A Review of the Liveyon PURE Series
I’ve blogged quite a bit about the birth-tissue products claiming to be “stem cell” rich cocktails ready for injection. While there are many companies pushing the envelope of reality in this space, one of the splashiest is Liveyon. However, recently the group went through a product recall for bacterial contamination, and I thought they might come clean when they introduced their new “PURE” line of products. I was sadly disappointed. Let me explain.
The Birth-Tissues Industry
When a live birth happens, there’s tissue waste. This includes the “water” (amniotic fluid inside the birth sac), the birth sac (amniotic membrane), umbilical cord (Wharton’s jelly and umbilical cord blood), and placenta. For many years, some of these tissues were sometimes used in surgery.
This occasional surgical use was a niche industry selling mostly amniotic membrane, but about five to six years ago, some sales reps got the idea that they could sell the snot out of these products if they claimed that they had live stem cells. This spiked sales and the rest is history. The problem? Our tests in the lab showed no living cells at all. See my video for details:
Then came umbilical cord blood. The claims also were made that these were stem cell products and, again, we tested this and found this to be false. In fact, it would be rare that umbilical cords would be expected to have many mesenchymal stem cells. See my video below for more info on that topic:
Liveyon Enters the Picture
A few years back, Liveyon entered the picture selling umbilical cord blood and claiming that it had many live stem cells. What was interesting was that unlike some of the other companies making similar claims, Liveyon’s ads had a serious artistic flair, a bit like a cross between a cosmetics line and a lifestyle brand. More importantly, I blogged on the white papers the company produced. I clearly demonstrated that while to the uneducated eye they seemed to show that there were live stem cells in the Liveyon product, the science supporting that conclusion wasn’t there. My video below has more details:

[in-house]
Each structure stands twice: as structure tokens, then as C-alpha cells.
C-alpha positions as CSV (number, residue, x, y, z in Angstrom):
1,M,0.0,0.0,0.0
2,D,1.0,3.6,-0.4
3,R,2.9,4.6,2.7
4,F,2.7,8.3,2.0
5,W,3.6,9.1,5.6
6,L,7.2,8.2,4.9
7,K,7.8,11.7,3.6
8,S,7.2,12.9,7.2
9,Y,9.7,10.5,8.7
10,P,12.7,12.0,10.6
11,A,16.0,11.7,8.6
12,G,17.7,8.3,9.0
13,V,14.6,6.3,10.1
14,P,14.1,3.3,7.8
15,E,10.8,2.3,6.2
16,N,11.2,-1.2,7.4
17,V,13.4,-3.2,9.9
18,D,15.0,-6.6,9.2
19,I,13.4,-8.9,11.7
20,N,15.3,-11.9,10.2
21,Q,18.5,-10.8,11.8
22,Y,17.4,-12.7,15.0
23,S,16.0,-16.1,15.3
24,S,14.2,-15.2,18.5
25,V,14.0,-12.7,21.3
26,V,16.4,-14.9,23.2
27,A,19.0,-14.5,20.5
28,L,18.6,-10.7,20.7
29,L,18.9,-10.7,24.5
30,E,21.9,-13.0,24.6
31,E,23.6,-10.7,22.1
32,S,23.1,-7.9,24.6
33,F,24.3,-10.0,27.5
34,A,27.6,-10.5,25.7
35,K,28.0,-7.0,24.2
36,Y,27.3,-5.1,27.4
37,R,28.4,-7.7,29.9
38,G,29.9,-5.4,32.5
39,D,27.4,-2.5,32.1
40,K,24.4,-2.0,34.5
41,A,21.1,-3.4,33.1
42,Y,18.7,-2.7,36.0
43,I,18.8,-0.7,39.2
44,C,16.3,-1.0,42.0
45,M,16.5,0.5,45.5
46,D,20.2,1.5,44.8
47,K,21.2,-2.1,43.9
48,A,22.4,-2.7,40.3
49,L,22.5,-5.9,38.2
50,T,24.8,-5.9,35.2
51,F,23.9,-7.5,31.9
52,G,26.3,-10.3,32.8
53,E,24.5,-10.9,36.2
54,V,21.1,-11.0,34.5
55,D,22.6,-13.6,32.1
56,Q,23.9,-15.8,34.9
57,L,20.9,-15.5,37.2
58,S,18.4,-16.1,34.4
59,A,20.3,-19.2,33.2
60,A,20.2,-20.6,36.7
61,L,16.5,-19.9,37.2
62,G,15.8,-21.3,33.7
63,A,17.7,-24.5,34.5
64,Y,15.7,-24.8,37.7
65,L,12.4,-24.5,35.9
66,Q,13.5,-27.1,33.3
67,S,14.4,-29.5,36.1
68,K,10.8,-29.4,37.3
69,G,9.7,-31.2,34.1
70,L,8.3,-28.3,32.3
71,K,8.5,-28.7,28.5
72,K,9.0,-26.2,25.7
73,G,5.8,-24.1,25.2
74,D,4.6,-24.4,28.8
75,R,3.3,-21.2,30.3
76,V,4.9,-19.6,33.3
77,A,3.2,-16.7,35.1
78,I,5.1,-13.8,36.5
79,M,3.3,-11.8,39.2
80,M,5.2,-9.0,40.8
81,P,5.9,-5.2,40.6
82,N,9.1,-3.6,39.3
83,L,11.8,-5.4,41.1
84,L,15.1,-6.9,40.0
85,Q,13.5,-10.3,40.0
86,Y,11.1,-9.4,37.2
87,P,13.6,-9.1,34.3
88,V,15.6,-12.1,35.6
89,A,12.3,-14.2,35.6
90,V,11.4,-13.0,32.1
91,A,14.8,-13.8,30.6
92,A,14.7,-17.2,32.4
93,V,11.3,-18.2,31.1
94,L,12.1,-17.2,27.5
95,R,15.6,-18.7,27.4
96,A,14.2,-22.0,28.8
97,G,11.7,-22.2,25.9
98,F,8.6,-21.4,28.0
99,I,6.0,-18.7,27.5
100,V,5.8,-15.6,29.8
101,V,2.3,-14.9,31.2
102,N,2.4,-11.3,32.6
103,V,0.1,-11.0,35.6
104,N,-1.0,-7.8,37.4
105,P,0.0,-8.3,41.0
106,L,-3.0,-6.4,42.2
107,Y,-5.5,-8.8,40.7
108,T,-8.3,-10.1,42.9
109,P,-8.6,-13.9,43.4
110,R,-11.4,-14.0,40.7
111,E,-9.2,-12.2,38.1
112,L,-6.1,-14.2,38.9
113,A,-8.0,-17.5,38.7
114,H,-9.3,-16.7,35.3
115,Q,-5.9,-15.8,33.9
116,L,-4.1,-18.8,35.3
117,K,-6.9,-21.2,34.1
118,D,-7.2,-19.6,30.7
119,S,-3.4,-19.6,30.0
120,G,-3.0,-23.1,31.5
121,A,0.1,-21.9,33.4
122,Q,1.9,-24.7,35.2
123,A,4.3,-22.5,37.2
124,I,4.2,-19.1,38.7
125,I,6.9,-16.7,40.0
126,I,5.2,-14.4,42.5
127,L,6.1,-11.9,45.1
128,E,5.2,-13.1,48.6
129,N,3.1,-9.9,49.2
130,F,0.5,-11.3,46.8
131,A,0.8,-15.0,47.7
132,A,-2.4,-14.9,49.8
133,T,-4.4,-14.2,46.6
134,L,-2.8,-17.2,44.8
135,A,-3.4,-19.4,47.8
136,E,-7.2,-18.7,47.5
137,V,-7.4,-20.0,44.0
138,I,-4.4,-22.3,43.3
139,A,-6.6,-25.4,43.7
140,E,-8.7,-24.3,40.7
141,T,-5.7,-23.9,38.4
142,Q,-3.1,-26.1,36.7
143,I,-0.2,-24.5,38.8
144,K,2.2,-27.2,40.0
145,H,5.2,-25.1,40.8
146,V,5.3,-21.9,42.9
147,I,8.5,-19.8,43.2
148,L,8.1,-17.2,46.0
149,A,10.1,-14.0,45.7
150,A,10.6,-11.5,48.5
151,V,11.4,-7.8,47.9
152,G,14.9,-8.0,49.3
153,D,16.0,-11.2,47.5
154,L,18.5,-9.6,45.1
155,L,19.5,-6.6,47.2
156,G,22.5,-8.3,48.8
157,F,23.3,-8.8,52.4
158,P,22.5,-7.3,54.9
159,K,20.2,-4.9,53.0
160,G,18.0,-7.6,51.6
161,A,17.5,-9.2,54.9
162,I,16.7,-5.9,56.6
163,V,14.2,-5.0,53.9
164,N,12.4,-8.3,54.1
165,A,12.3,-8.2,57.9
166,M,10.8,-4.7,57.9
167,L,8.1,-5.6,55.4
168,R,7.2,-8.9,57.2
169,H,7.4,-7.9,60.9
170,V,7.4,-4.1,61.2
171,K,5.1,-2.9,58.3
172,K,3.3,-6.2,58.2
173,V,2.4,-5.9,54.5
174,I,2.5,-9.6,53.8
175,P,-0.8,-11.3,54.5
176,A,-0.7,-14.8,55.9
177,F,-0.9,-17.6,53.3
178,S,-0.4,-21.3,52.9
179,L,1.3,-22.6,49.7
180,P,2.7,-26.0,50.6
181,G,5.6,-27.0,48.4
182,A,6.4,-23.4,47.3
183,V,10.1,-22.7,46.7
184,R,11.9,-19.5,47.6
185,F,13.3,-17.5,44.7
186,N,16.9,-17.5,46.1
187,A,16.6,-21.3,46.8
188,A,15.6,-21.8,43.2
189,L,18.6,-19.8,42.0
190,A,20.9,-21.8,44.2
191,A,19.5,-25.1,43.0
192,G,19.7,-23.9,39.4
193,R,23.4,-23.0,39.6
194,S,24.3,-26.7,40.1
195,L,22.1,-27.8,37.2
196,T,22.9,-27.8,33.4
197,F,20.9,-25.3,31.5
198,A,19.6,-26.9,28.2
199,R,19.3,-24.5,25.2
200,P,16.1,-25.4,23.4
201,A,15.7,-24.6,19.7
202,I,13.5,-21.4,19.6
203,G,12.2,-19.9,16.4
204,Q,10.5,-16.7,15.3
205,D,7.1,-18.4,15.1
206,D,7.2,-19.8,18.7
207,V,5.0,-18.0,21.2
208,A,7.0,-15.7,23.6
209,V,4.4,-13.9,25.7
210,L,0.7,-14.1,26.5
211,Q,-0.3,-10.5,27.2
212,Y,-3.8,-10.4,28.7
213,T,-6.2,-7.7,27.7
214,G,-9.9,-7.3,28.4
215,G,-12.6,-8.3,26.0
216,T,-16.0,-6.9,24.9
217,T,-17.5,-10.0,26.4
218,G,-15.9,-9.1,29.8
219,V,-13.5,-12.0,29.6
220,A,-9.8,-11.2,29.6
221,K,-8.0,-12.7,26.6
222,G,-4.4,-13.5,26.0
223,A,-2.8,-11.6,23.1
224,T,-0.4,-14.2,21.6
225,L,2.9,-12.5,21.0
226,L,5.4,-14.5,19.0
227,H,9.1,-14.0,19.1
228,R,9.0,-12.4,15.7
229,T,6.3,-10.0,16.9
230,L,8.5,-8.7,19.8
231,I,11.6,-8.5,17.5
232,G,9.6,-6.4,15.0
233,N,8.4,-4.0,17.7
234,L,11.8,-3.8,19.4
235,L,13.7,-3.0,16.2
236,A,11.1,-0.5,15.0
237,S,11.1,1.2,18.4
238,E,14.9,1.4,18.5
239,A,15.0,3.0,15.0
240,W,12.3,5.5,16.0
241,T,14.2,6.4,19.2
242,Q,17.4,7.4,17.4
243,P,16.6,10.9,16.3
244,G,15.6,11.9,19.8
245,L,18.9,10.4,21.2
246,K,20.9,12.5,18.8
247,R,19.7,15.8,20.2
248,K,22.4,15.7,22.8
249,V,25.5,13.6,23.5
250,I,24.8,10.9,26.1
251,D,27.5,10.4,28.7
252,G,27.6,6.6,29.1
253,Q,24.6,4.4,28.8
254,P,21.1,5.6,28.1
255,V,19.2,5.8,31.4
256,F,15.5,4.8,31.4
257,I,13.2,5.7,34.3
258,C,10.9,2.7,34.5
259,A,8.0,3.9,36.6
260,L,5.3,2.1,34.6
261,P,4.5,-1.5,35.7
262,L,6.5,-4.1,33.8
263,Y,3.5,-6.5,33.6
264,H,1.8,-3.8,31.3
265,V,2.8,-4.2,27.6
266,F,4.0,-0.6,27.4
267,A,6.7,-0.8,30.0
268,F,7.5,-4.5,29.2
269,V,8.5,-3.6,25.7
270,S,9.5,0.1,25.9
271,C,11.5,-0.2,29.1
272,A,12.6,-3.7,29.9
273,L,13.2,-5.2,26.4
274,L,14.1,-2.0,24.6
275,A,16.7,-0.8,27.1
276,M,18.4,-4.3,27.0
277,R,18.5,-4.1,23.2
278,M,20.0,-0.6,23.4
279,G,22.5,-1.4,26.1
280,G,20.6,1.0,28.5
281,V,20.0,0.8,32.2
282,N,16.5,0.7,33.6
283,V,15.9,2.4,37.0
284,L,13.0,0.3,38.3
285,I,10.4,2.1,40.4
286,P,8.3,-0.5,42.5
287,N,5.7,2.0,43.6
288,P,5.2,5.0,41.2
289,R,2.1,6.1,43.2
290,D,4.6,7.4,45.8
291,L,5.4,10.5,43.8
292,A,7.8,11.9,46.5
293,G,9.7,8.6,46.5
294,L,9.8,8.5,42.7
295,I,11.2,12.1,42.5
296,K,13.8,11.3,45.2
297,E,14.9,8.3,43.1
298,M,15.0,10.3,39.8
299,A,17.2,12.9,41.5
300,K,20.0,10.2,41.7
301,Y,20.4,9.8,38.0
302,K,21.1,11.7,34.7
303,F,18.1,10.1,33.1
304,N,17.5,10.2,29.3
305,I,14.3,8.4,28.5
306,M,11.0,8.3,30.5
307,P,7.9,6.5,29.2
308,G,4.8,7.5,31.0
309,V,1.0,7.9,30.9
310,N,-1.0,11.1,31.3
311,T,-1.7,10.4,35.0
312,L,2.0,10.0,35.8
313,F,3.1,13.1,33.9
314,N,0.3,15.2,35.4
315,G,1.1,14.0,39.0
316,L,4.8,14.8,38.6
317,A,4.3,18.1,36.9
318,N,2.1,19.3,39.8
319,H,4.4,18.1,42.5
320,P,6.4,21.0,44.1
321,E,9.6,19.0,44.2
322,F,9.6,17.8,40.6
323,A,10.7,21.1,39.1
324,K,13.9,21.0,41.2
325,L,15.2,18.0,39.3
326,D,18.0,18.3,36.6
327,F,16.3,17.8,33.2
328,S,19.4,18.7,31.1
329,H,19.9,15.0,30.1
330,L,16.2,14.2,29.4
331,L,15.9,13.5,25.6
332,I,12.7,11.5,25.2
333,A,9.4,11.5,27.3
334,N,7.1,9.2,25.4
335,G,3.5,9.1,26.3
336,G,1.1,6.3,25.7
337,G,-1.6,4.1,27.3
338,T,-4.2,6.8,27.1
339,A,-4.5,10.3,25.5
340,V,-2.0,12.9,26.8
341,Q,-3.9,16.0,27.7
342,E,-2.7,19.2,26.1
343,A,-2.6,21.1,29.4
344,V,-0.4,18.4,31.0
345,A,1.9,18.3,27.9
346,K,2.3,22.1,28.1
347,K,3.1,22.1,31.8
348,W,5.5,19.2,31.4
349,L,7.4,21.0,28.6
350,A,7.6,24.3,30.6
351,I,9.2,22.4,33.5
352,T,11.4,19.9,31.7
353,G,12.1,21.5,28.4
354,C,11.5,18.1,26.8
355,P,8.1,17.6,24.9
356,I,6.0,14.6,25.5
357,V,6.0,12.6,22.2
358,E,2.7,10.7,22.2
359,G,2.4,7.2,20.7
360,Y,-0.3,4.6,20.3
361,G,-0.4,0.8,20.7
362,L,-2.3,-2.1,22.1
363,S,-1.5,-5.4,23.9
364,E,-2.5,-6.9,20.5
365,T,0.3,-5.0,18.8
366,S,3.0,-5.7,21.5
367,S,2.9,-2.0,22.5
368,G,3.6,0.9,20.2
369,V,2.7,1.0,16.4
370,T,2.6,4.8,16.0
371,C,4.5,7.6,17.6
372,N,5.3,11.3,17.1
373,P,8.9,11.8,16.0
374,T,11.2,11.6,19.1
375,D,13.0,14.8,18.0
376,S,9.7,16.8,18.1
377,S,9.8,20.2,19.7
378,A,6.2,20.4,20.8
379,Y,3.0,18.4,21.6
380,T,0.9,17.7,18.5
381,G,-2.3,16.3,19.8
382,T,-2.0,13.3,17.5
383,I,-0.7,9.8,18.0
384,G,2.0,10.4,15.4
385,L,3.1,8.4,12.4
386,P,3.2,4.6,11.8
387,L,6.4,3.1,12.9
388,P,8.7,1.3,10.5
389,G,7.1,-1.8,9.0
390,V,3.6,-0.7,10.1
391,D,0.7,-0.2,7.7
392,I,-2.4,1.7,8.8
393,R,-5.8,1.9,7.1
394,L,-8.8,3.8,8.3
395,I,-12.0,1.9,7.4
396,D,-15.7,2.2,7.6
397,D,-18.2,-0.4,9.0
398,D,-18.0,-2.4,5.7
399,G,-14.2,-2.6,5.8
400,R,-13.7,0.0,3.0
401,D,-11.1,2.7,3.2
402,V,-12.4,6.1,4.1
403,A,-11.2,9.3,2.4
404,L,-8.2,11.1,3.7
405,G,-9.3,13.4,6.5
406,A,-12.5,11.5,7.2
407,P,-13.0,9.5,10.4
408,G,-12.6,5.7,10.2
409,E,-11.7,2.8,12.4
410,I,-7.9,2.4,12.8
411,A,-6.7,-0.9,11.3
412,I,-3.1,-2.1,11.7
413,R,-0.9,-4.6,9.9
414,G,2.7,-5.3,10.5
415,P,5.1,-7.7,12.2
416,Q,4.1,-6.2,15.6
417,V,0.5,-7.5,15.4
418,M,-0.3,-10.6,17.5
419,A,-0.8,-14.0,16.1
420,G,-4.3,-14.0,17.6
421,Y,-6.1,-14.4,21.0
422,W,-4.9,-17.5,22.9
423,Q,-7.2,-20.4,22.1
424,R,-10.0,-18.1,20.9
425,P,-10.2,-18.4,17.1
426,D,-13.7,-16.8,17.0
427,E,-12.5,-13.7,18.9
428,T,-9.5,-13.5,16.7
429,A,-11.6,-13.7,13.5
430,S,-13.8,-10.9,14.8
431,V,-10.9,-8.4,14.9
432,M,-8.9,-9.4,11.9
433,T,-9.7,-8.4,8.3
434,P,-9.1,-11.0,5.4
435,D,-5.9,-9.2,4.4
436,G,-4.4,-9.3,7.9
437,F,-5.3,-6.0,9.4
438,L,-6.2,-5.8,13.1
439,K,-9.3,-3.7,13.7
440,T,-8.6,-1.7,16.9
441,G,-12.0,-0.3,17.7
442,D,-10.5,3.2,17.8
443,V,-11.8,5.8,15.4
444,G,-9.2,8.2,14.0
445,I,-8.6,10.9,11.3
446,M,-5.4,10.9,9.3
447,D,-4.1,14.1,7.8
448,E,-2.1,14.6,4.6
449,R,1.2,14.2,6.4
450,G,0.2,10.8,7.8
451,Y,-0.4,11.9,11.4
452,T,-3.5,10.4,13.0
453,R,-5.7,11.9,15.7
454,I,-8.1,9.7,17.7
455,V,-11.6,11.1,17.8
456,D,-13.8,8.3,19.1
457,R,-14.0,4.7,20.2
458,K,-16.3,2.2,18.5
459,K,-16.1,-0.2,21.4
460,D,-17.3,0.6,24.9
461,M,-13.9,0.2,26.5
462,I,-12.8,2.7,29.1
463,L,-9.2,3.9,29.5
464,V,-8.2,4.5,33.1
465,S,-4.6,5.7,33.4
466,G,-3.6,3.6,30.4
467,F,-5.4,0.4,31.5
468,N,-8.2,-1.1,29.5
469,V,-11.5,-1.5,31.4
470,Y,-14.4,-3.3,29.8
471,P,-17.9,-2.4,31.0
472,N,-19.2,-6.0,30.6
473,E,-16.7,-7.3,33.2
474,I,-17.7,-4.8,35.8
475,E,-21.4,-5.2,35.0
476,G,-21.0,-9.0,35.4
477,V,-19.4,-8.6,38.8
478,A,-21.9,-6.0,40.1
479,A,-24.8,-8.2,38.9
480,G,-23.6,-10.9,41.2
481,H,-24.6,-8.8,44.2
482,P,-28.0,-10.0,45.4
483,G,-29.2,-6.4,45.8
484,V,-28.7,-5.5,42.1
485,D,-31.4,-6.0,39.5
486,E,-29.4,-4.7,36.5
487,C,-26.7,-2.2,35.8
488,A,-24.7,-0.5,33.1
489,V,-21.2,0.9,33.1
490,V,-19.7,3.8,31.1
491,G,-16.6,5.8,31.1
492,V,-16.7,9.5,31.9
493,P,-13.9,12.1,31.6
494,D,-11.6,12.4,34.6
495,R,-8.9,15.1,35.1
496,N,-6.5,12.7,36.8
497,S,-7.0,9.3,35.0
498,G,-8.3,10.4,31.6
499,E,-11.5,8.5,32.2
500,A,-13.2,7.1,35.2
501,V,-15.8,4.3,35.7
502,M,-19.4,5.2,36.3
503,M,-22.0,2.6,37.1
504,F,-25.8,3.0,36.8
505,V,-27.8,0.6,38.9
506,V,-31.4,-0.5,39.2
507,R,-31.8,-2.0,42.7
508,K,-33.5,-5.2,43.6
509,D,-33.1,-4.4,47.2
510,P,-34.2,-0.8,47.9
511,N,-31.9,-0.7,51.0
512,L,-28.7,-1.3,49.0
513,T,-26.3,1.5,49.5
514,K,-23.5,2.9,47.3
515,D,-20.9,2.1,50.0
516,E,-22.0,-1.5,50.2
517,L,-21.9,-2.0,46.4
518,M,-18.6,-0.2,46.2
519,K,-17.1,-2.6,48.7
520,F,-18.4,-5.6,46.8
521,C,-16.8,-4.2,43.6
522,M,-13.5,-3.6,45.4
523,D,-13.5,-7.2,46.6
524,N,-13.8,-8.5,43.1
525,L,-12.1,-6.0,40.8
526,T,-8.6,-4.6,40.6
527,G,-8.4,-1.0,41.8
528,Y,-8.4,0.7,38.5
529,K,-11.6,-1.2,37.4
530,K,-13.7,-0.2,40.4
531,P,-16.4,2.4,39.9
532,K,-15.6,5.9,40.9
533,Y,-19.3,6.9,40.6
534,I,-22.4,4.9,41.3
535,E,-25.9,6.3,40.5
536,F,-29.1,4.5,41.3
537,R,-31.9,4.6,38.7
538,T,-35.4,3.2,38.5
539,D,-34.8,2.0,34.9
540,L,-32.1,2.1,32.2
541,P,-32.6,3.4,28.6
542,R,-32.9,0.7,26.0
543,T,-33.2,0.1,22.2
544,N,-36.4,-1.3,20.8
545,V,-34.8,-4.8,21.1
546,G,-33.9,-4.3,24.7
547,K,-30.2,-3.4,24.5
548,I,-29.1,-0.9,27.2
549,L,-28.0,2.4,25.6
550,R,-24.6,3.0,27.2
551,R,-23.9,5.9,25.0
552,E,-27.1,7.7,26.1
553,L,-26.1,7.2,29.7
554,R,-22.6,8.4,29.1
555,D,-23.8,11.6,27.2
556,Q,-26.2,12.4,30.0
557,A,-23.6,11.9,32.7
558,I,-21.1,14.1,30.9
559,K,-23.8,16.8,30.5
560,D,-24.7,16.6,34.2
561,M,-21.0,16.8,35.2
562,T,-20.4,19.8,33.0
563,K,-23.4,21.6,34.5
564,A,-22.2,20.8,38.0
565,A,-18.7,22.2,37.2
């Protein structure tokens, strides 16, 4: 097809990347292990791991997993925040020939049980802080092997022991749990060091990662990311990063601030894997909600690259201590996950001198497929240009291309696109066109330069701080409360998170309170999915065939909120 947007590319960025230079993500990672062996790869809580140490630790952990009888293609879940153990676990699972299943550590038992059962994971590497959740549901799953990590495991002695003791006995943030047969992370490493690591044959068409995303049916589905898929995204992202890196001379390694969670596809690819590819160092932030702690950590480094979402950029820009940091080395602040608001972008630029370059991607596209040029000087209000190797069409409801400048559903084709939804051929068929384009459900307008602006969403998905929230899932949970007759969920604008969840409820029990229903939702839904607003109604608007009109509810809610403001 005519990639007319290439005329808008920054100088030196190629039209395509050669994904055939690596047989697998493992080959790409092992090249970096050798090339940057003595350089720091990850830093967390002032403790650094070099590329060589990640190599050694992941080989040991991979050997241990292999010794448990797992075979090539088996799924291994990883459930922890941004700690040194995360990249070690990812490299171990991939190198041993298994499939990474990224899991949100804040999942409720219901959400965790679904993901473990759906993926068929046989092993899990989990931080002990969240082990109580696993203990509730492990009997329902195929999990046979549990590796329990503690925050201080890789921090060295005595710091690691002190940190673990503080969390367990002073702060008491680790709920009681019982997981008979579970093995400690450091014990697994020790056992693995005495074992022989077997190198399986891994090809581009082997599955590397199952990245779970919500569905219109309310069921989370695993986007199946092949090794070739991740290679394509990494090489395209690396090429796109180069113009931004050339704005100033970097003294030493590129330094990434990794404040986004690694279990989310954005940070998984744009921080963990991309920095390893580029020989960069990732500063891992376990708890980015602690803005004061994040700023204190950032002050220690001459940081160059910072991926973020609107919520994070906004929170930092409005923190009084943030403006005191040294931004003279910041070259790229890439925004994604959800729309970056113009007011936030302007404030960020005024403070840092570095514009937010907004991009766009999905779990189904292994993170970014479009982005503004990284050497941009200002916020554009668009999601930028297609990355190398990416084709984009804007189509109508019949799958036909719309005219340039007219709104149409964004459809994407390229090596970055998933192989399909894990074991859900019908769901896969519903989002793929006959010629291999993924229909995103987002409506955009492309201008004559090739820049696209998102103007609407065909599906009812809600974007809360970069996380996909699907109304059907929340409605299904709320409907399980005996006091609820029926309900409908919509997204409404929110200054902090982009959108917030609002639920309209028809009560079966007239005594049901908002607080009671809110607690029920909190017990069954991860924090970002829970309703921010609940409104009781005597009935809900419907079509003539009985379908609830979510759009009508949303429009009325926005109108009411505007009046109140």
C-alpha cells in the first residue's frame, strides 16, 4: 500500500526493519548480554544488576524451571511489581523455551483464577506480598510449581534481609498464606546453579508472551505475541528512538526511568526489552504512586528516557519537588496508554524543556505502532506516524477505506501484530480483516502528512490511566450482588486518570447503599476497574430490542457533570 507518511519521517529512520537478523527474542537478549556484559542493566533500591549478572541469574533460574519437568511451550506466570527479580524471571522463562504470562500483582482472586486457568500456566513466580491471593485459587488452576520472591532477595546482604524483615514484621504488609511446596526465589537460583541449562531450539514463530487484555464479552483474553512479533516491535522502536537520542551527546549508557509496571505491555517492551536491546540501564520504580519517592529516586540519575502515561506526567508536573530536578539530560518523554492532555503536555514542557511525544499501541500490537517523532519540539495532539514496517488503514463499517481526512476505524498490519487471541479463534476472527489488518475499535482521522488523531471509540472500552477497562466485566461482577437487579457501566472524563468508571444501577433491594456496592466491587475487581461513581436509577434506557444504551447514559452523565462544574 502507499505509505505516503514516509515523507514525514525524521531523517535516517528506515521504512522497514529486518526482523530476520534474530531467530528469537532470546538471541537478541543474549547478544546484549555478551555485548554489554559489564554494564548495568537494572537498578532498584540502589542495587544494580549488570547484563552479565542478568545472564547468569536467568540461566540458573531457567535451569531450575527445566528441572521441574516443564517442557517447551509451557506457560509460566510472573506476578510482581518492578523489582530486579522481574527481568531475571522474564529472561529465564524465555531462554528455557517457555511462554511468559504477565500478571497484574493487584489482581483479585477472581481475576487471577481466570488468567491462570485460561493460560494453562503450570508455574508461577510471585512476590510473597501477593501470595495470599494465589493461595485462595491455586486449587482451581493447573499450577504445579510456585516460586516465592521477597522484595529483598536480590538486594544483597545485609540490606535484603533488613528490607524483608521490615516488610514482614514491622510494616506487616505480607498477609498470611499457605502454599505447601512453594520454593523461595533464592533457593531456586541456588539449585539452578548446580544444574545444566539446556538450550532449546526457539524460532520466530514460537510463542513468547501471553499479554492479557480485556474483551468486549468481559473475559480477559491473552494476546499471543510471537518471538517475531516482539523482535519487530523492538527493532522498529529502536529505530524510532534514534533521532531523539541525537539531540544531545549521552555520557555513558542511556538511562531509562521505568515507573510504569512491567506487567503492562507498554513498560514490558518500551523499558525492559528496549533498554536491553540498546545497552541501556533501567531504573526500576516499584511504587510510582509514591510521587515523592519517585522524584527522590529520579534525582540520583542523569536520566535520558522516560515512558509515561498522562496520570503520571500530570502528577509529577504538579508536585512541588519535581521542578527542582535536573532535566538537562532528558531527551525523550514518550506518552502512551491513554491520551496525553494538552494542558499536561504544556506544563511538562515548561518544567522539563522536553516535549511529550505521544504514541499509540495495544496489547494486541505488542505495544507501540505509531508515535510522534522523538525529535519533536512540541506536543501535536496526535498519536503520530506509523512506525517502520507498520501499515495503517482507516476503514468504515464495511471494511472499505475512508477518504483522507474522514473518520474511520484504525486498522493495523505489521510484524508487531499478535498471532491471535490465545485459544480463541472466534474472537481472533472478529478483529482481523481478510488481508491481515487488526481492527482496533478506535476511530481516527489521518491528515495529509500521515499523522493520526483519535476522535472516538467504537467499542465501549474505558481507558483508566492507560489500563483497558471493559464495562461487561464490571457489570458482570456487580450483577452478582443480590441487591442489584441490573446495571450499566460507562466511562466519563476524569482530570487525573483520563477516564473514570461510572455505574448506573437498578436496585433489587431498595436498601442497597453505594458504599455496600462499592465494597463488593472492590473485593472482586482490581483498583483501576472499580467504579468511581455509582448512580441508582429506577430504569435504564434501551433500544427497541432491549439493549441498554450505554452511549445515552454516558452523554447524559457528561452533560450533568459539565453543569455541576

Liveyon’s Contamination Problems
A few months ago, I reported that Liveyon had issued a voluntary recall of its products after several reports of patient bacterial contamination and sepsis. At this point, I learned that Liveyon was merely a marketing company, meaning that its manufacturing was done by a company in California called Genetech. Others also reported on this contamination and the lawsuits that followed.
Would Liveyon Change Its Tune?
Liveyon’s founder and CEO has had legal troubles in the past, and with the FDA recall, their website went dark. I believed that when they re-entered the market, they would come clean and become one of the regulatory-compliant companies that talk about the growth factor content of these tissues and that don’t violate the FDA regulations by claiming that these products have live stem cells. Why does this claim violate the law? Please watch my video below to learn more:
The New Liveyon “PURE” Series
Recently, I saw that Liveyon’s website was back up. I have to say that I was flabbergasted. I had expected Liveyon to stop making claims about stem cells. Did that happen? Let’s review what’s on the site.
Well, the splashy is still there. I do have to hand it to their ad agency, this is really cool stock imagery.